Benjamin Gilbert, Lawrence Berkeley National Laboratory
Our understanding of the natural environment has been transformed by the realization that mineral nanoparticles are ubiquitous and play central roles in some of the most important geochemical and biogeochemical cycles. In many settings, insight into environmental chemistry cannot be attained without considering the impact of the formation, dissolution, or surface reactivity of natural nanoparticles. Moreover, there is a very close coupling between microbial activity and nanoparticle formation or transformation through both protein-mediated and indirect reactions. Because nanoparticles can exhibit distinct properties relative to their bulk counterparts, yet are exceptionally difficult to identify, study and model, integrating nanoparticles into our models of the environment represents a major current challenge within the geosciences.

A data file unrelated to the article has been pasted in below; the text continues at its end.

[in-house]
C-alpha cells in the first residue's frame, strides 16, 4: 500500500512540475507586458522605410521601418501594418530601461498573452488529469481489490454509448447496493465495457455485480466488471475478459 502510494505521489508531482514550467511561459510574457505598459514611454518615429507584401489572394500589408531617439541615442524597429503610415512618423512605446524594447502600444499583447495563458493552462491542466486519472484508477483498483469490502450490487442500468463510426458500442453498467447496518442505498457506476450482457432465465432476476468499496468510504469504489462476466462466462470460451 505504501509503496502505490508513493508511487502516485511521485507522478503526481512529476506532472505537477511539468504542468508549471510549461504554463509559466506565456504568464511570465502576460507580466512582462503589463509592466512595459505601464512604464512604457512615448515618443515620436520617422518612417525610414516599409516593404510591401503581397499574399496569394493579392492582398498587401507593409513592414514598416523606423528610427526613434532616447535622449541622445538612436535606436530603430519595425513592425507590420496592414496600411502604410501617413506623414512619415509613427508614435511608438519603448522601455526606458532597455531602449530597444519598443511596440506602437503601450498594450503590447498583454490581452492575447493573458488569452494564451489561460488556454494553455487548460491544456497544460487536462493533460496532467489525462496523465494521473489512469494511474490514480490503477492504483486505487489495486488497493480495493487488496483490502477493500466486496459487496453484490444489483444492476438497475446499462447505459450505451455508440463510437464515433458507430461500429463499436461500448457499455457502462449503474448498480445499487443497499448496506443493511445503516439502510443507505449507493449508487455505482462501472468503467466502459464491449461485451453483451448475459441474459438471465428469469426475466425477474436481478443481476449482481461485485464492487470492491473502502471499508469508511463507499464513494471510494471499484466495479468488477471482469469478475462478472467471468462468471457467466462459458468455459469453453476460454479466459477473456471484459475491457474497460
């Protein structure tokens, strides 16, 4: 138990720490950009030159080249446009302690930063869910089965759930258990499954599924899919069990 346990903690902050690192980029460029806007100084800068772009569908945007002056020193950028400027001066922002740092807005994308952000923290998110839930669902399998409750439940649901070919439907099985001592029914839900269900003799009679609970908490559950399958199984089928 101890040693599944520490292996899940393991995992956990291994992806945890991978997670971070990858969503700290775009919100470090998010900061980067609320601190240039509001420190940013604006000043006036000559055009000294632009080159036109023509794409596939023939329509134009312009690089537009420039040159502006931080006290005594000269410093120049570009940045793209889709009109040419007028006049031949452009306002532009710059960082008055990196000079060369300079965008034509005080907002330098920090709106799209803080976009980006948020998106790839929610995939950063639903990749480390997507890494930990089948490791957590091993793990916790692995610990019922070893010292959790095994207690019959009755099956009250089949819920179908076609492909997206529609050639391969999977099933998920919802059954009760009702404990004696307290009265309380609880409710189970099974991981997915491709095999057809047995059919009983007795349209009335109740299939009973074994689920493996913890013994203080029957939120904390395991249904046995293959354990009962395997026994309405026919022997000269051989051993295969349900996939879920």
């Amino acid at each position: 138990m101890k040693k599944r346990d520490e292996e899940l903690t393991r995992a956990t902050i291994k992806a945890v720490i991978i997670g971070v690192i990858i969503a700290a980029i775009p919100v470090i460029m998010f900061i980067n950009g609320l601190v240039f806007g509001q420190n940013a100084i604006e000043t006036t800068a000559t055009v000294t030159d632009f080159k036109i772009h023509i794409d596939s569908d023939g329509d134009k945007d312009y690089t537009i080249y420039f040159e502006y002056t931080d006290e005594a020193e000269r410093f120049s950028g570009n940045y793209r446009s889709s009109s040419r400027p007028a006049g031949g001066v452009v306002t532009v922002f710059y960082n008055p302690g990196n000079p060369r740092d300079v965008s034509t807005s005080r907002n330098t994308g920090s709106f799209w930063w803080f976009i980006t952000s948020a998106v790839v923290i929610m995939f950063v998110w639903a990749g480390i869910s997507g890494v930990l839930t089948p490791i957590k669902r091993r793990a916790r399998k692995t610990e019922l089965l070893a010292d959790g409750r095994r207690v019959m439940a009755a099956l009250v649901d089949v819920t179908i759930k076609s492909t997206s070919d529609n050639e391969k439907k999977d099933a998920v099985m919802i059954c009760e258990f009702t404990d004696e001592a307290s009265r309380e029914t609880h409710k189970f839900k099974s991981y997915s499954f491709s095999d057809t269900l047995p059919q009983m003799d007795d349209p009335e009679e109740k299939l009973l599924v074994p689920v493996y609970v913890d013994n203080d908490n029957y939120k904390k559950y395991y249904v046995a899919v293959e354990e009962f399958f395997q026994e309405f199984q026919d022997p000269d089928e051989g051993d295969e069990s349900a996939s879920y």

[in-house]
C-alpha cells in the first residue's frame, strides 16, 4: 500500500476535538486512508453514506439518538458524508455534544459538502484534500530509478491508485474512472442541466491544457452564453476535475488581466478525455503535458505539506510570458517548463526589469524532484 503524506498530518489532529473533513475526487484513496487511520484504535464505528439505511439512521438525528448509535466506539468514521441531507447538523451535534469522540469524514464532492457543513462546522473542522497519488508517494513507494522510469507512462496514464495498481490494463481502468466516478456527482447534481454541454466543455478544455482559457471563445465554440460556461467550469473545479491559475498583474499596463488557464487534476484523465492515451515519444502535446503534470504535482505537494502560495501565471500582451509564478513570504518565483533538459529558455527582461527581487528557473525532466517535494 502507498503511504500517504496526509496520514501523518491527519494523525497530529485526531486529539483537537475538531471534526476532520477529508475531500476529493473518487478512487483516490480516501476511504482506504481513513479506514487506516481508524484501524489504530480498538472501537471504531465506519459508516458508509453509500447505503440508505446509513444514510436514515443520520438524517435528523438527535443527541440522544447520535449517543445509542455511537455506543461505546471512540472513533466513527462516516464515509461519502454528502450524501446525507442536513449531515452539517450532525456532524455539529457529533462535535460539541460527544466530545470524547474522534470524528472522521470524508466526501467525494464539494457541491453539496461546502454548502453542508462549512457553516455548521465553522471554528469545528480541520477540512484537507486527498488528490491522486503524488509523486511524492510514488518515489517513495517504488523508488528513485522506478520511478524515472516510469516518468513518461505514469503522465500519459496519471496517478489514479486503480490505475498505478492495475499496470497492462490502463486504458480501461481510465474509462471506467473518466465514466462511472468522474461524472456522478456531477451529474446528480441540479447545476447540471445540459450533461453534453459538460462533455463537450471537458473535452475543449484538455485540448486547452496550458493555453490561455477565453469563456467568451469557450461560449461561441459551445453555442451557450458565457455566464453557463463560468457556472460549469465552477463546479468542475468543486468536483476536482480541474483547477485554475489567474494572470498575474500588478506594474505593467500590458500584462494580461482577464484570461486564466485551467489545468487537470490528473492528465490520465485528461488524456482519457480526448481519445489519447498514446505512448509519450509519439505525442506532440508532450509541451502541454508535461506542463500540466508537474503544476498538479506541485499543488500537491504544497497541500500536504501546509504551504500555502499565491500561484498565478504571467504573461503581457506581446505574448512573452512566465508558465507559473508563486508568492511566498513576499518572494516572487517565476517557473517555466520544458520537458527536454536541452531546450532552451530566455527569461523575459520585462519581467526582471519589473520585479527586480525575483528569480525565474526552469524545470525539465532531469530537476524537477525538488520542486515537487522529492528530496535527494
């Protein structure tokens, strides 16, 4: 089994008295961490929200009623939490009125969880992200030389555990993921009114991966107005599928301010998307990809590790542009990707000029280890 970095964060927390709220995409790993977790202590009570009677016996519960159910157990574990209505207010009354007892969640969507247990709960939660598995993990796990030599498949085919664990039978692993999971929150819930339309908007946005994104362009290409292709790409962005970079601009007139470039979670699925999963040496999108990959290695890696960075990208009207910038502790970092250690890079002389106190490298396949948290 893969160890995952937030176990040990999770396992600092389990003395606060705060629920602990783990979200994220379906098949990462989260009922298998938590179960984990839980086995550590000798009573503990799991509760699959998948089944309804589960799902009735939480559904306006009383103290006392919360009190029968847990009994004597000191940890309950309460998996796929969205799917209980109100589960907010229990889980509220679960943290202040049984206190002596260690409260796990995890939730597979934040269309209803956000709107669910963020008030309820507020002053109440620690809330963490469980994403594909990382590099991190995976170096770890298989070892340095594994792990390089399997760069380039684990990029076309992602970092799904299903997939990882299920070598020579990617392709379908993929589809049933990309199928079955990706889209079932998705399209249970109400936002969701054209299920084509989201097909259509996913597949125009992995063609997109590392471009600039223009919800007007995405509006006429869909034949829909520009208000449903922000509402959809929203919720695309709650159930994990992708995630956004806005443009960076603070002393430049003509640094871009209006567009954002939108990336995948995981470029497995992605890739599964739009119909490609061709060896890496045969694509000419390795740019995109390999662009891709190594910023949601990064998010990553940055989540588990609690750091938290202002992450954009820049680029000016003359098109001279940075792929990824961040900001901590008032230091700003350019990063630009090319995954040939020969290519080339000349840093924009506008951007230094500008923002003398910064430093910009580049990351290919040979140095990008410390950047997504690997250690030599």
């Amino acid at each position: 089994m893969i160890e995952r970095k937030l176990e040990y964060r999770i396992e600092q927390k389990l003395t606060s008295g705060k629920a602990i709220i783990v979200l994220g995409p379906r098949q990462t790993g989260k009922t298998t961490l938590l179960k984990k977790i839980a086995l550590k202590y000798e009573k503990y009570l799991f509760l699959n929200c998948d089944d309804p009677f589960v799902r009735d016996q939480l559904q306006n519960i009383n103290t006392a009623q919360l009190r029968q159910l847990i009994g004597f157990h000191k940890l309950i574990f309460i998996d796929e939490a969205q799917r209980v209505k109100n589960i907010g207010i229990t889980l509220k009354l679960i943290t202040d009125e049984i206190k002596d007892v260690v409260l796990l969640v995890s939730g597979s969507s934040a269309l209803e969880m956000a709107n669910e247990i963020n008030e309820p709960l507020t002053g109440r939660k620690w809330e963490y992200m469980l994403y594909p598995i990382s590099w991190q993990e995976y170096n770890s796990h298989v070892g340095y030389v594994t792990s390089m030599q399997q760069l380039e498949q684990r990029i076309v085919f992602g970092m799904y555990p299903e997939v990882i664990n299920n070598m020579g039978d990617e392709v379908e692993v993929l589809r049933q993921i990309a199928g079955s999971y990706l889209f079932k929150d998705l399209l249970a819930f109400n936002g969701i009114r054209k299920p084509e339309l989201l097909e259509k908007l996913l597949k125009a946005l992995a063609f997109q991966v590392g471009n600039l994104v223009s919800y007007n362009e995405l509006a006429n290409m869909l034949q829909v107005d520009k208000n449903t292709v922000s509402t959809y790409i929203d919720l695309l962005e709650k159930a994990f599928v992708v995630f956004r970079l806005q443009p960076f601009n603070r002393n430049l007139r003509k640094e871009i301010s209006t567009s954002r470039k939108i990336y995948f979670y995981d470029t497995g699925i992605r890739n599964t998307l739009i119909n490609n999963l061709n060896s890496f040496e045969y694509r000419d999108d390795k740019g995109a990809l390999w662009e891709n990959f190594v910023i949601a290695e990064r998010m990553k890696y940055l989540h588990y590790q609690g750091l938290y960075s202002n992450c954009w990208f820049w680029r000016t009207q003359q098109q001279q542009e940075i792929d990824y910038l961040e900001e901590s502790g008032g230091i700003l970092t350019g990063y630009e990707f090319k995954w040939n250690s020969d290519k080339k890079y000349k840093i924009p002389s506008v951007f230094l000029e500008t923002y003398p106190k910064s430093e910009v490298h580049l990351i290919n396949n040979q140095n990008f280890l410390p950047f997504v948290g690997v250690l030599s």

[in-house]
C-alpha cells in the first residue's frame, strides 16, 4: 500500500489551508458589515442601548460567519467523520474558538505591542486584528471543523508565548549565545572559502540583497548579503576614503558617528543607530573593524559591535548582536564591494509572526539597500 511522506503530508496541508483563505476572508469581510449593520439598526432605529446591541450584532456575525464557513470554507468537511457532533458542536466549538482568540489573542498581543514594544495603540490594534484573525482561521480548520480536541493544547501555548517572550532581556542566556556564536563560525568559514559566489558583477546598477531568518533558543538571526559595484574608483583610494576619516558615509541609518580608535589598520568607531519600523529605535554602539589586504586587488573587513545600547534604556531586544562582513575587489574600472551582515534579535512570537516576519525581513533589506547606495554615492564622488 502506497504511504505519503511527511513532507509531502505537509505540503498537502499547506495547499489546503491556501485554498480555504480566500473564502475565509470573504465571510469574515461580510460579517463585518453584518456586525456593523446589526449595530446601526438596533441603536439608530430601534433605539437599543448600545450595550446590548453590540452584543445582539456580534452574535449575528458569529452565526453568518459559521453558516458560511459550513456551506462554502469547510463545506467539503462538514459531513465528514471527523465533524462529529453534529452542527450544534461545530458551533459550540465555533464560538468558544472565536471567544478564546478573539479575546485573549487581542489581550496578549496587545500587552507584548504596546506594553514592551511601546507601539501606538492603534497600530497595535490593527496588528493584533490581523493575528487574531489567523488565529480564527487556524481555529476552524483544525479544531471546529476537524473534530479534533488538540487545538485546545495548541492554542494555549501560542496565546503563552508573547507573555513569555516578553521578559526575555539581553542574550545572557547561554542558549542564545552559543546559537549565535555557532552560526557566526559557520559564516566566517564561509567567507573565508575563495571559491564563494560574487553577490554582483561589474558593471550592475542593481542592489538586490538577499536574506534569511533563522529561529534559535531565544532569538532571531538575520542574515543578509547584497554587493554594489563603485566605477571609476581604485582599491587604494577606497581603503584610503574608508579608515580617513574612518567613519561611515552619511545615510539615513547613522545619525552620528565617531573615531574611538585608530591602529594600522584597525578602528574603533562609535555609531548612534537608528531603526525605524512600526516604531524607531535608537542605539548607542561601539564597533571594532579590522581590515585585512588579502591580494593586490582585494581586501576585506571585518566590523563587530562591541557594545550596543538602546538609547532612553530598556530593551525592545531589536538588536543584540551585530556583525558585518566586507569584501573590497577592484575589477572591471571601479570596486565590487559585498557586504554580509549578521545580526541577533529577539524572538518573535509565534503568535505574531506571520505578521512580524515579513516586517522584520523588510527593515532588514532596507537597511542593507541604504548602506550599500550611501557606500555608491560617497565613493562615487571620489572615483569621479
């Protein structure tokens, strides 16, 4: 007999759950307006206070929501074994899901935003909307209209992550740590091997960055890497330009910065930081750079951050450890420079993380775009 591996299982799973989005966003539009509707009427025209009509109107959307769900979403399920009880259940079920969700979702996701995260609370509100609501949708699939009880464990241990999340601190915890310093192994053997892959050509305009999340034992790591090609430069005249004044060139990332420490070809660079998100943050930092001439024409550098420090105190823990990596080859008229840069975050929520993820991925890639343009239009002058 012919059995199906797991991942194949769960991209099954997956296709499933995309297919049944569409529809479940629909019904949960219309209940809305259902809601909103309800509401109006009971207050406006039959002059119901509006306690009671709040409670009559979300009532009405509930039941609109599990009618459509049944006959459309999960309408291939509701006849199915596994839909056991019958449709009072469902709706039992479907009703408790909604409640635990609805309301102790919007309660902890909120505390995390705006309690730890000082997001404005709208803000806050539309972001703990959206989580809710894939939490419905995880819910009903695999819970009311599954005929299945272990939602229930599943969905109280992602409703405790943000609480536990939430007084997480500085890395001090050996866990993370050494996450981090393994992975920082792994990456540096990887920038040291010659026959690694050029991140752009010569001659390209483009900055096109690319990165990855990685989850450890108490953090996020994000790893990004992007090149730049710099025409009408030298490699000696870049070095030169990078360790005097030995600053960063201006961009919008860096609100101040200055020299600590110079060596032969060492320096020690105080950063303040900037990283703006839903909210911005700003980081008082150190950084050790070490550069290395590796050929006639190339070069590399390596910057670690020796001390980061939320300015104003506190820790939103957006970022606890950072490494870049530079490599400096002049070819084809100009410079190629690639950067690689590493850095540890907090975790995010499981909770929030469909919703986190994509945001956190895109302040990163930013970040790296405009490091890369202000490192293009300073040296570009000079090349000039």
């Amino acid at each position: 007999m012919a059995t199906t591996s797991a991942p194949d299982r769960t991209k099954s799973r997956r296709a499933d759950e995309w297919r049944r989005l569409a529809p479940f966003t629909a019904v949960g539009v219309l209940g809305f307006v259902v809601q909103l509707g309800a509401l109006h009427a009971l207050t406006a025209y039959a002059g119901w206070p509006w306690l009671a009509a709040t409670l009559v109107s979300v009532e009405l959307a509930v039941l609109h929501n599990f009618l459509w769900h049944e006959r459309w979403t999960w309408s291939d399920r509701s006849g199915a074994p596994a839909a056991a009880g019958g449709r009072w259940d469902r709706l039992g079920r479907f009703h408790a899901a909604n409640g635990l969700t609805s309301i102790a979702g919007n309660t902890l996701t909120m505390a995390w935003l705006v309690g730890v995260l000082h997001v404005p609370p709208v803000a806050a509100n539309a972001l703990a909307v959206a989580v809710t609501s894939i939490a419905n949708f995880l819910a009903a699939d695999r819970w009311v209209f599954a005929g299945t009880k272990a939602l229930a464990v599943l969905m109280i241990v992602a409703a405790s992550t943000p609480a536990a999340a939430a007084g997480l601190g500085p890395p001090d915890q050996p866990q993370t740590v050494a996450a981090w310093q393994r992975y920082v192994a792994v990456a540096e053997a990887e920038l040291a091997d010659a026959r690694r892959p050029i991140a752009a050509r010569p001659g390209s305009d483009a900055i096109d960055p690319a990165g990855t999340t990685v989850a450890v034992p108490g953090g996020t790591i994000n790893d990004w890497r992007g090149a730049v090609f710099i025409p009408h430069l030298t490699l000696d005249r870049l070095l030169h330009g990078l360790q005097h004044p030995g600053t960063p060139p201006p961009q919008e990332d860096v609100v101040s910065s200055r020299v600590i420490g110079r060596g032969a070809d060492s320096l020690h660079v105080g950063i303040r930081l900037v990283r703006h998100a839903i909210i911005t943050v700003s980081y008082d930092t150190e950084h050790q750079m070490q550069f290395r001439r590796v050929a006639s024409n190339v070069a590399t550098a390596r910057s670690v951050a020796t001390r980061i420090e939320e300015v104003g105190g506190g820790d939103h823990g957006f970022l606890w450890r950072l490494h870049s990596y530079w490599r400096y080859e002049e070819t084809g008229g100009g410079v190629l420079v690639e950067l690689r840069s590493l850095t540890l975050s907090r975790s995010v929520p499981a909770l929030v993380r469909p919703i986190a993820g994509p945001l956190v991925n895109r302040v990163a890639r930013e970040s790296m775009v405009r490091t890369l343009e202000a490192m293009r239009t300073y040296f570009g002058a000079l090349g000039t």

Advances in nanoscience and technology are additionally creating new opportunities and potential hazards for sustainable environmental stewardship. High surface area materials can be harnessed by novel strategies for drinking water remediation or air quality assurance. However, with growing technological and industrial applications of nanomaterials, the risk of inadvertent release of potentially mobile, bioavailable and reactive nanoscale contaminants continues to rise.
The Berkeley Nanogeoscience Center:
Mineralogical Society of America volume on nanogeoscience:
Chapter 6 of the Mineralogical Society of America volume on geomicrobiology:
Special issue of Elements magazine dedicated to nanogeoscience: